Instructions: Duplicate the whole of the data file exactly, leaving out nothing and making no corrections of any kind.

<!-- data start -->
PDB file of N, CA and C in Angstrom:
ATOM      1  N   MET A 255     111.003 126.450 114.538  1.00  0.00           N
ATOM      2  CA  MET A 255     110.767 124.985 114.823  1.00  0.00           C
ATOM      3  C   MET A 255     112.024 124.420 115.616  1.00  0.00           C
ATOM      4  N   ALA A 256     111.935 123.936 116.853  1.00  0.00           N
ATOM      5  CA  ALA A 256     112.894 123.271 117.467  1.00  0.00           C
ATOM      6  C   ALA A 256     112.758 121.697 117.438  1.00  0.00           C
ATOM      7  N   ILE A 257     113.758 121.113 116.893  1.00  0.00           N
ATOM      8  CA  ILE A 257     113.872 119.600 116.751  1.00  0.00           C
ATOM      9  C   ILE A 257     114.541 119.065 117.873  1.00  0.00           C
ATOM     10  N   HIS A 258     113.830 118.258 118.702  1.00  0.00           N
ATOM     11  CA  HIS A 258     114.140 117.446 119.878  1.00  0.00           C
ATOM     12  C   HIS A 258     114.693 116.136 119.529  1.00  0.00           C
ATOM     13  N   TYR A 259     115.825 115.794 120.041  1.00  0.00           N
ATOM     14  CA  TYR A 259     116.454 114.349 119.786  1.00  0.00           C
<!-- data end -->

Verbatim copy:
PDB file of N, CA and C in Angstrom:
ATOM      1  N   MET A 255     111.003 126.450 114.538  1.00  0.00           N
ATOM      2  CA  MET A 255     110.767 124.985 114.823  1.00  0.00           C
ATOM      3  C   MET A 255     112.024 124.420 115.616  1.00  0.00           C
ATOM      4  N   ALA A 256     111.935 123.936 116.853  1.00  0.00           N
ATOM      5  CA  ALA A 256     112.894 123.271 117.467  1.00  0.00           C
ATOM      6  C   ALA A 256     112.758 121.697 117.438  1.00  0.00           C
ATOM      7  N   ILE A 257     113.758 121.113 116.893  1.00  0.00           N
ATOM      8  CA  ILE A 257     113.872 119.600 116.751  1.00  0.00           C
ATOM      9  C   ILE A 257     114.541 119.065 117.873  1.00  0.00           C
ATOM     10  N   HIS A 258     113.830 118.258 118.702  1.00  0.00           N
ATOM     11  CA  HIS A 258     114.140 117.446 119.878  1.00  0.00           C
ATOM     12  C   HIS A 258     114.693 116.136 119.529  1.00  0.00           C
ATOM     13  N   TYR A 259     115.825 115.794 120.041  1.00  0.00           N
ATOM     14  CA  TYR A 259     116.454 114.349 119.786  1.00  0.00           C